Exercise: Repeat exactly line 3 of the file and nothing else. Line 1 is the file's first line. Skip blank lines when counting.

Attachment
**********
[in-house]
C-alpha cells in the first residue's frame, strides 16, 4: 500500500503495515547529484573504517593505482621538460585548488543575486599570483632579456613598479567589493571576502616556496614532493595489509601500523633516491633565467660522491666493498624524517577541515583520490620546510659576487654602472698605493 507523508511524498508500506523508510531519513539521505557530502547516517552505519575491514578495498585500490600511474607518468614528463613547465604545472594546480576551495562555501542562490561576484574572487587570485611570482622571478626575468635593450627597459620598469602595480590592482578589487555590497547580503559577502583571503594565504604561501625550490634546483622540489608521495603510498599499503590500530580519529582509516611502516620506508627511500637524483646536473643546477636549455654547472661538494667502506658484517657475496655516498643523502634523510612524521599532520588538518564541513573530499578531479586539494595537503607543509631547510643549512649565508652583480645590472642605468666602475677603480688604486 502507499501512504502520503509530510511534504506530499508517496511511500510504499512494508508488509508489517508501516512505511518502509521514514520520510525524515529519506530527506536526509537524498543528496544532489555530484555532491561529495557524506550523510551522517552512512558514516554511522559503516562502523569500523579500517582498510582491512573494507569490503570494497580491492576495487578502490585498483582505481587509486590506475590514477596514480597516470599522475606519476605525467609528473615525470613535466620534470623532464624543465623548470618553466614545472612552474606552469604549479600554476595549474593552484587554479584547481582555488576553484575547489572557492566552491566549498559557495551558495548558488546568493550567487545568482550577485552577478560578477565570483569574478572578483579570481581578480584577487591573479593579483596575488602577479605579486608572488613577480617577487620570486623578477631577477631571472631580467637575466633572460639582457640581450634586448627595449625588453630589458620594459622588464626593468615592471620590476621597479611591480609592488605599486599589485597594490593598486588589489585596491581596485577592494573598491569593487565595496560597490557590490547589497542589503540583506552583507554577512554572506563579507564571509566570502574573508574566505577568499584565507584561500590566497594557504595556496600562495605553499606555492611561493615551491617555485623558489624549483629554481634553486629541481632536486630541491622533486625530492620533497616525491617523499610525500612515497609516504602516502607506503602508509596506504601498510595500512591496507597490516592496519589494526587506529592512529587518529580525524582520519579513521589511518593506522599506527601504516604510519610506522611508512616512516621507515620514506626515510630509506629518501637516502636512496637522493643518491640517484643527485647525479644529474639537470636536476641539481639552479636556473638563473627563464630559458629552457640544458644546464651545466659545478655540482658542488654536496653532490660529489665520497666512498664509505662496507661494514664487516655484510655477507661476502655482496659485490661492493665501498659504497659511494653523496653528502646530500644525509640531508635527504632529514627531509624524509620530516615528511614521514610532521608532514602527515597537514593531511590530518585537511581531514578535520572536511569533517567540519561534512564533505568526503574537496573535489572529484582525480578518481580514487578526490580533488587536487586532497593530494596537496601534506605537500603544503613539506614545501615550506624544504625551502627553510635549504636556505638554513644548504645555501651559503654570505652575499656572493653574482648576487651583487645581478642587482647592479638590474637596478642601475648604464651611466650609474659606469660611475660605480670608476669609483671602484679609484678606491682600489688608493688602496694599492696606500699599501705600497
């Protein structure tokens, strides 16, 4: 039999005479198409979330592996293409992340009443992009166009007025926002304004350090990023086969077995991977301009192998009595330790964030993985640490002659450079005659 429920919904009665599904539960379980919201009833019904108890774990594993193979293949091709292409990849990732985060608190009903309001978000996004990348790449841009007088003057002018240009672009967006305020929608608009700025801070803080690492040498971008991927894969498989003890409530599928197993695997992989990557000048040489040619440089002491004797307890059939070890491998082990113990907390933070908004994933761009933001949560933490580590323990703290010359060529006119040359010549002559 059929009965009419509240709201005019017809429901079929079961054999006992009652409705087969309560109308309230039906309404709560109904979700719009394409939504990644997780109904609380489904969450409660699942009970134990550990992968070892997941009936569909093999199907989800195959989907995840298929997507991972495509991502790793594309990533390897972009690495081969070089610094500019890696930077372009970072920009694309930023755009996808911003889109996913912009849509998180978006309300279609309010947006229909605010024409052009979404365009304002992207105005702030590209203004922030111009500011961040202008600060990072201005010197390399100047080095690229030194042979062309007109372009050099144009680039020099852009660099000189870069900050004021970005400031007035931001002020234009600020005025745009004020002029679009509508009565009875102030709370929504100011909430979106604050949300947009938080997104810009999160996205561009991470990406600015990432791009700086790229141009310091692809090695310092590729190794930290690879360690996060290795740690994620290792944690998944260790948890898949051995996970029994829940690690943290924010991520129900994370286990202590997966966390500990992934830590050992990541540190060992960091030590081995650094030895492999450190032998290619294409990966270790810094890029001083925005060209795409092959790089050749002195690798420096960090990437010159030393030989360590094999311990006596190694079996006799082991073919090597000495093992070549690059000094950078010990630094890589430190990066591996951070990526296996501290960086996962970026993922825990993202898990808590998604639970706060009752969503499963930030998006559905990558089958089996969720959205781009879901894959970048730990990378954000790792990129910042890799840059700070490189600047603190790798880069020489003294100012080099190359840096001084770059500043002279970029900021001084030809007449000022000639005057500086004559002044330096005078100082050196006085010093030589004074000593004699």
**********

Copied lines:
């Protein structure tokens, strides 16, 4: 039999005479198409979330592996293409992340009443992009166009007025926002304004350090990023086969077995991977301009192998009595330790964030993985640490002659450079005659 429920919904009665599904539960379980919201009833019904108890774990594993193979293949091709292409990849990732985060608190009903309001978000996004990348790449841009007088003057002018240009672009967006305020929608608009700025801070803080690492040498971008991927894969498989003890409530599928197993695997992989990557000048040489040619440089002491004797307890059939070890491998082990113990907390933070908004994933761009933001949560933490580590323990703290010359060529006119040359010549002559 059929009965009419509240709201005019017809429901079929079961054999006992009652409705087969309560109308309230039906309404709560109904979700719009394409939504990644997780109904609380489904969450409660699942009970134990550990992968070892997941009936569909093999199907989800195959989907995840298929997507991972495509991502790793594309990533390897972009690495081969070089610094500019890696930077372009970072920009694309930023755009996808911003889109996913912009849509998180978006309300279609309010947006229909605010024409052009979404365009304002992207105005702030590209203004922030111009500011961040202008600060990072201005010197390399100047080095690229030194042979062309007109372009050099144009680039020099852009660099000189870069900050004021970005400031007035931001002020234009600020005025745009004020002029679009509508009565009875102030709370929504100011909430979106604050949300947009938080997104810009999160996205561009991470990406600015990432791009700086790229141009310091692809090695310092590729190794930290690879360690996060290795740690994620290792944690998944260790948890898949051995996970029994829940690690943290924010991520129900994370286990202590997966966390500990992934830590050992990541540190060992960091030590081995650094030895492999450190032998290619294409990966270790810094890029001083925005060209795409092959790089050749002195690798420096960090990437010159030393030989360590094999311990006596190694079996006799082991073919090597000495093992070549690059000094950078010990630094890589430190990066591996951070990526296996501290960086996962970026993922825990993202898990808590998604639970706060009752969503499963930030998006559905990558089958089996969720959205781009879901894959970048730990990378954000790792990129910042890799840059700070490189600047603190790798880069020489003294100012080099190359840096001084770059500043002279970029900021001084030809007449000022000639005057500086004559002044330096005078100082050196006085010093030589004074000593004699």